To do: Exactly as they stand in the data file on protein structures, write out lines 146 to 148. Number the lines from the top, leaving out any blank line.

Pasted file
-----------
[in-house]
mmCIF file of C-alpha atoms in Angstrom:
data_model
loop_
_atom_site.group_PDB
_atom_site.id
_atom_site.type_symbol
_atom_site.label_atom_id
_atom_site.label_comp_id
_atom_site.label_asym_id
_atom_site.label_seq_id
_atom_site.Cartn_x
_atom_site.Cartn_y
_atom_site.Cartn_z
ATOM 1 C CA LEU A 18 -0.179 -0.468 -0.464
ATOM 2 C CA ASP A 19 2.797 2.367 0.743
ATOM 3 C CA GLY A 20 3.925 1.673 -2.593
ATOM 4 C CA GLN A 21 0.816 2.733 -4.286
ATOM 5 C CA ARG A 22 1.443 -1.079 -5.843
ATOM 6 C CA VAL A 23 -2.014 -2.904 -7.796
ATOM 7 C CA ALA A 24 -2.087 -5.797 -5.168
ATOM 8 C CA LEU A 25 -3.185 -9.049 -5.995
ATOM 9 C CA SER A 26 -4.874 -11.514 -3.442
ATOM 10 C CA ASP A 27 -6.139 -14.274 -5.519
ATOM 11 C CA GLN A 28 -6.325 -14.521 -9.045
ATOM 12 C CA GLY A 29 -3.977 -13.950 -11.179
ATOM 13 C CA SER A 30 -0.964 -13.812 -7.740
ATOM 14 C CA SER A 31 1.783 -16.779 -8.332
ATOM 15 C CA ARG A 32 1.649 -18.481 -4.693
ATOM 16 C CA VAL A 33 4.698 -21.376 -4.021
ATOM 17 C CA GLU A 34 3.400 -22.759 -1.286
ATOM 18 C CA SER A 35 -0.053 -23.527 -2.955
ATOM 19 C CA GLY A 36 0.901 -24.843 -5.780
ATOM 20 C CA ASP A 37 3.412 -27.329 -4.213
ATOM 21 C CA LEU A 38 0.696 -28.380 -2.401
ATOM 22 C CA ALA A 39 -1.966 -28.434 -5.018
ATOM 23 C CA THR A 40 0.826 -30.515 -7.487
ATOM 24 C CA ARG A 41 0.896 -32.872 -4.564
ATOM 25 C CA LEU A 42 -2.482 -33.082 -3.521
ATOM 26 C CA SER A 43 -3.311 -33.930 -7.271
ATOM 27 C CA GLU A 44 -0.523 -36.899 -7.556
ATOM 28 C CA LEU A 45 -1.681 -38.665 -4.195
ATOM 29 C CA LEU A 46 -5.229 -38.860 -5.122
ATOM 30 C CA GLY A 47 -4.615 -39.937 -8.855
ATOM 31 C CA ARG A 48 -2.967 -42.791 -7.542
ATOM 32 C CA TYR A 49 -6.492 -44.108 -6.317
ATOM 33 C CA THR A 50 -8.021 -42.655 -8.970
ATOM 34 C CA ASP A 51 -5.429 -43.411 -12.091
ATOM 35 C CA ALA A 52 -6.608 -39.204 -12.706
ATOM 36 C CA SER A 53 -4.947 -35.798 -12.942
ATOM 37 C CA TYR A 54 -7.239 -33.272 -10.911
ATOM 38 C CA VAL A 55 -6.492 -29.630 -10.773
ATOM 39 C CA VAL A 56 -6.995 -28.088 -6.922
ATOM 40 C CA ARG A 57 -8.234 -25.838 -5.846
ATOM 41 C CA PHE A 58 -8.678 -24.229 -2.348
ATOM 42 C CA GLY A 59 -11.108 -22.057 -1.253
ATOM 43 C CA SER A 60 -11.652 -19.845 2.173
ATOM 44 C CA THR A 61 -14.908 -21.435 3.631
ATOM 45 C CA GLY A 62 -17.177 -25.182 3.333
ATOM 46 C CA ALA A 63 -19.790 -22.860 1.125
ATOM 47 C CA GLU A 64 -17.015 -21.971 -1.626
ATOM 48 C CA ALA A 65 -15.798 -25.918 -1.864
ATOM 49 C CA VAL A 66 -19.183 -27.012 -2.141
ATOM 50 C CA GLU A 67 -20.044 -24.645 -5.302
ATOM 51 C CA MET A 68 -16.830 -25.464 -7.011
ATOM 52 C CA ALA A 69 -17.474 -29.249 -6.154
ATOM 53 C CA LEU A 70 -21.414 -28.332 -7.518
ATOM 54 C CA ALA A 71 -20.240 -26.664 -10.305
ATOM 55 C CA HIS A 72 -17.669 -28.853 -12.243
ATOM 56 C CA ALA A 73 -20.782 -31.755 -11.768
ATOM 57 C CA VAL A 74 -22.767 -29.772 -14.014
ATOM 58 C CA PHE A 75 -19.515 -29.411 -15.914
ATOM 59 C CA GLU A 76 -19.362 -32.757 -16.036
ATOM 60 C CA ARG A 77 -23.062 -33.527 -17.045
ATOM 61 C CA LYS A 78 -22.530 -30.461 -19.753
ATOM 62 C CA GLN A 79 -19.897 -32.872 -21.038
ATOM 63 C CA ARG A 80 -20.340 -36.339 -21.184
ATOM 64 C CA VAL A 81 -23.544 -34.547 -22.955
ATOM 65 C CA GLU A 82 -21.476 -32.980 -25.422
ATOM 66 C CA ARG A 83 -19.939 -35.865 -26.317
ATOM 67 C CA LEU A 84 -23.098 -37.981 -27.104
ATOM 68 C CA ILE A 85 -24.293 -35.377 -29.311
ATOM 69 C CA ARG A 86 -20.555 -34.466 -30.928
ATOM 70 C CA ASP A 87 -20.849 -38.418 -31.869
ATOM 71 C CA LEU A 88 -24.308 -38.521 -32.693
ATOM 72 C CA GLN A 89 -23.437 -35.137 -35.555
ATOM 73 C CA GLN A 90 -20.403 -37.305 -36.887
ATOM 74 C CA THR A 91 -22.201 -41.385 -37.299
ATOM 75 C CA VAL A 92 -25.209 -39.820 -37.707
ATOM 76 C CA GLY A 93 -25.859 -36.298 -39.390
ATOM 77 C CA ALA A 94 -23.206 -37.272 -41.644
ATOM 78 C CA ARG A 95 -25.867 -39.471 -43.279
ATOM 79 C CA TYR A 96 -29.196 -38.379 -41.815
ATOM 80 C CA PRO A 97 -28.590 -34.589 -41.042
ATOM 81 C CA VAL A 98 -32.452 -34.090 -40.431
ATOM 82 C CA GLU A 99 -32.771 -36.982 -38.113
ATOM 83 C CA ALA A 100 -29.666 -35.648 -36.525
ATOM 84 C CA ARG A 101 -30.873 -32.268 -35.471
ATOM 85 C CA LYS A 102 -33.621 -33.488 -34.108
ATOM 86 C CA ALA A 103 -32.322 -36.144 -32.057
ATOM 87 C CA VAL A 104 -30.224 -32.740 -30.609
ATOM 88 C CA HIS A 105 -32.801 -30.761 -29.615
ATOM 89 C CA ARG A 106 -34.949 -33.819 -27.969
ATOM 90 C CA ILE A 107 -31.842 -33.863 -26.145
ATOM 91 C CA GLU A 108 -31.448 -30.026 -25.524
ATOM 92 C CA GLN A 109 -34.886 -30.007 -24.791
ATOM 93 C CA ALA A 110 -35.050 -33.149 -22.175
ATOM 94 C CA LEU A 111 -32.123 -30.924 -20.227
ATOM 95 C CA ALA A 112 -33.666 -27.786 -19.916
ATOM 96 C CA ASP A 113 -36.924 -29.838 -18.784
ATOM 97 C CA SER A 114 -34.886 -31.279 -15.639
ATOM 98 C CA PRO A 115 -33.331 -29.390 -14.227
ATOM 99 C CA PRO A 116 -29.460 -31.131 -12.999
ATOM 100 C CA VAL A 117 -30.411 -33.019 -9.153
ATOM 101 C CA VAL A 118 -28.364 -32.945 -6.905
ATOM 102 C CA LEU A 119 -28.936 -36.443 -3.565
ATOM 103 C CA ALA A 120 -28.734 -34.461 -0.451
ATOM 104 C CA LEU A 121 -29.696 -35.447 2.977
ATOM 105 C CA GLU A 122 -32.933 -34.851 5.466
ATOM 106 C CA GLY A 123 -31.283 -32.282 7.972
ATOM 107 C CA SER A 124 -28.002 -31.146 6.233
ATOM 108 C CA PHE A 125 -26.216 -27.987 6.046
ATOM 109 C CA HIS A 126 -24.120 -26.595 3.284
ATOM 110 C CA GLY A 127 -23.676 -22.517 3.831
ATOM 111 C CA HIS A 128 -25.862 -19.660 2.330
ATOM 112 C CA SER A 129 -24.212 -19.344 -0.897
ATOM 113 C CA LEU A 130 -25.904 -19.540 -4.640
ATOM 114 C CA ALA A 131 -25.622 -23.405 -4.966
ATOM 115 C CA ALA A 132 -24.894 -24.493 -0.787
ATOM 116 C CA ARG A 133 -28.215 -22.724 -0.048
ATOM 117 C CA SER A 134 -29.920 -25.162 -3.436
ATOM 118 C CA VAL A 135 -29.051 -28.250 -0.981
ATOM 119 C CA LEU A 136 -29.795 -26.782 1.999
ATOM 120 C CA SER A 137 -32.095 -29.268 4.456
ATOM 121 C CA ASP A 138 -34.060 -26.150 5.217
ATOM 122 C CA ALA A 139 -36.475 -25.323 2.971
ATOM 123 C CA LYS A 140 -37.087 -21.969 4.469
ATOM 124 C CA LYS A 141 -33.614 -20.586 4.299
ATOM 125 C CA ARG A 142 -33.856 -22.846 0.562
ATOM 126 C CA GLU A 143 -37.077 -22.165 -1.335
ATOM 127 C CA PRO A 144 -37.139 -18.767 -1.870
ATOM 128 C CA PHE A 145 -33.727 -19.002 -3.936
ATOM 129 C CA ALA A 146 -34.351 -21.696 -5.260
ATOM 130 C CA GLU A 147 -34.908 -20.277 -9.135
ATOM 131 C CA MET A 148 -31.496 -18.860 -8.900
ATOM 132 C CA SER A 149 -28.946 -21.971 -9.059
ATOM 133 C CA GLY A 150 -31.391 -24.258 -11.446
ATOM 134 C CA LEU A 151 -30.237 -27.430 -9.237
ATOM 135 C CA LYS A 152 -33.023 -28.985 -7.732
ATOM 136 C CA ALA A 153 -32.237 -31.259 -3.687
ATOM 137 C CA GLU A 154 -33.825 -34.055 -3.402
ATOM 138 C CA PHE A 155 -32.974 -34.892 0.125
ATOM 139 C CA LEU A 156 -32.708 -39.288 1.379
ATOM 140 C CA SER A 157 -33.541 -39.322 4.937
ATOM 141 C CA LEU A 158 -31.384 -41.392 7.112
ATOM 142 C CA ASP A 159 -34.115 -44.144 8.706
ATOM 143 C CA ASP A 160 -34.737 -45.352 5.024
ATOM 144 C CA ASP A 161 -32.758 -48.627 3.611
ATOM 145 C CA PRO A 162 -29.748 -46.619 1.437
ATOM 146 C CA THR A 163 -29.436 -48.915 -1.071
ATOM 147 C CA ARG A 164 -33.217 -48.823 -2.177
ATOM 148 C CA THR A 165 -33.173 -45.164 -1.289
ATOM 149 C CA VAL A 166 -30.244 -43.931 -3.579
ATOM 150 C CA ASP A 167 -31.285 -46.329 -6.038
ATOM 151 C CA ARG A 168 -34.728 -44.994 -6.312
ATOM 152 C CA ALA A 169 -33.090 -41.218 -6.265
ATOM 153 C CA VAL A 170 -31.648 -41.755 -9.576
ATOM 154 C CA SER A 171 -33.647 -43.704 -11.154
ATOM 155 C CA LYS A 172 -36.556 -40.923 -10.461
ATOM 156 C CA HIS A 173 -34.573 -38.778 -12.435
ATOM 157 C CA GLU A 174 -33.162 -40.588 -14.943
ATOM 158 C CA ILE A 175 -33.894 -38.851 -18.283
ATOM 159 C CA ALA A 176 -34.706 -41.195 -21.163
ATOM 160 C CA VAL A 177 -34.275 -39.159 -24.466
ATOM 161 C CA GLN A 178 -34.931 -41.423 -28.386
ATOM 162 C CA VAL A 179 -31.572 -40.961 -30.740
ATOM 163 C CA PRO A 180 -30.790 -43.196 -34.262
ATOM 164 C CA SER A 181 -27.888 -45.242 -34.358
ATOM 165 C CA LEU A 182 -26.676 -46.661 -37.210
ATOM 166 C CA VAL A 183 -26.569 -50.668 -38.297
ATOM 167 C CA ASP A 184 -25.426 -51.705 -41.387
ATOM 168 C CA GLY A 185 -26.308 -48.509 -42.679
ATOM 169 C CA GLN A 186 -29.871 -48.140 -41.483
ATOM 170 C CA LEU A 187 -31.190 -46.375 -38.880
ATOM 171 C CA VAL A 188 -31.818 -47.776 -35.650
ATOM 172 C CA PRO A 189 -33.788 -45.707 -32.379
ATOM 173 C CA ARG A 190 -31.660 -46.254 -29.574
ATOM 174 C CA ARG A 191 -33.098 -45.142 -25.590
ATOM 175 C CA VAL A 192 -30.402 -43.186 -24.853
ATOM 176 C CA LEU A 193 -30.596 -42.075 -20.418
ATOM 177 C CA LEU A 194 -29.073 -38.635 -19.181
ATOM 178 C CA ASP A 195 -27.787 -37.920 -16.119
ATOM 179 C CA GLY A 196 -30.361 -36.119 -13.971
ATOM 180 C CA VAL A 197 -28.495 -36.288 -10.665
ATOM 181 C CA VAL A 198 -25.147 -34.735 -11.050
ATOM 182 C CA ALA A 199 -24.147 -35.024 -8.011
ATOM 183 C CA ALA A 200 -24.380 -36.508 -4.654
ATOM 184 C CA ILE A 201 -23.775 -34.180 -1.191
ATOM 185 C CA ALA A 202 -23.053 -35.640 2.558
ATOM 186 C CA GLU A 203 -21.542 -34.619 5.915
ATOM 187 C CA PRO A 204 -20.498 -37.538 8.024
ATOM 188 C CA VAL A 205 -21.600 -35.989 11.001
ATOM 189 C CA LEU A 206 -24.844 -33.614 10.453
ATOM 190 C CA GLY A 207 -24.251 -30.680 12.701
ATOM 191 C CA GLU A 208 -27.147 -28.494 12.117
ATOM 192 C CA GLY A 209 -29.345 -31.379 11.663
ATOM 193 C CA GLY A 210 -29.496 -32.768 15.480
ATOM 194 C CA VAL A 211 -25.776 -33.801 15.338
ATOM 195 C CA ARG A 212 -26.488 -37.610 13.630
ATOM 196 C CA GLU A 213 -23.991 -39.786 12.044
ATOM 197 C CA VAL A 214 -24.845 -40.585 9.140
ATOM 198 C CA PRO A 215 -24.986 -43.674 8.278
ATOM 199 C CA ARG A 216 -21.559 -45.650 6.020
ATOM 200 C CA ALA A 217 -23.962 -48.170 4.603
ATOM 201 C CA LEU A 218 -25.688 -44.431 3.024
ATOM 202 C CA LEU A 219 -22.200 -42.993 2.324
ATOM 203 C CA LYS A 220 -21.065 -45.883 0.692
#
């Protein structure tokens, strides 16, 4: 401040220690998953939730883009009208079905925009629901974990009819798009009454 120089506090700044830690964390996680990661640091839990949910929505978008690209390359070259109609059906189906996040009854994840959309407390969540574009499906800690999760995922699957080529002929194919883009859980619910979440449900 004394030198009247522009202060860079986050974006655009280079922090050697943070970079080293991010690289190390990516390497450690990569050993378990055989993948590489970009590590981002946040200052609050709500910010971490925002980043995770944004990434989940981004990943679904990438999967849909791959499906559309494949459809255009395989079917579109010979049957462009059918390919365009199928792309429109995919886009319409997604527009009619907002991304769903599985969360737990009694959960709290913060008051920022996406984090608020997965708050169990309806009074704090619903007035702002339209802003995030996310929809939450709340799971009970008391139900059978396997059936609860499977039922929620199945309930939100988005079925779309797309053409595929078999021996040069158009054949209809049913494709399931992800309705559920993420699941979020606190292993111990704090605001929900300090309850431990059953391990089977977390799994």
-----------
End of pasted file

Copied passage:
ATOM 132 C CA SER A 149 -28.946 -21.971 -9.059
ATOM 133 C CA GLY A 150 -31.391 -24.258 -11.446
ATOM 134 C CA LEU A 151 -30.237 -27.430 -9.237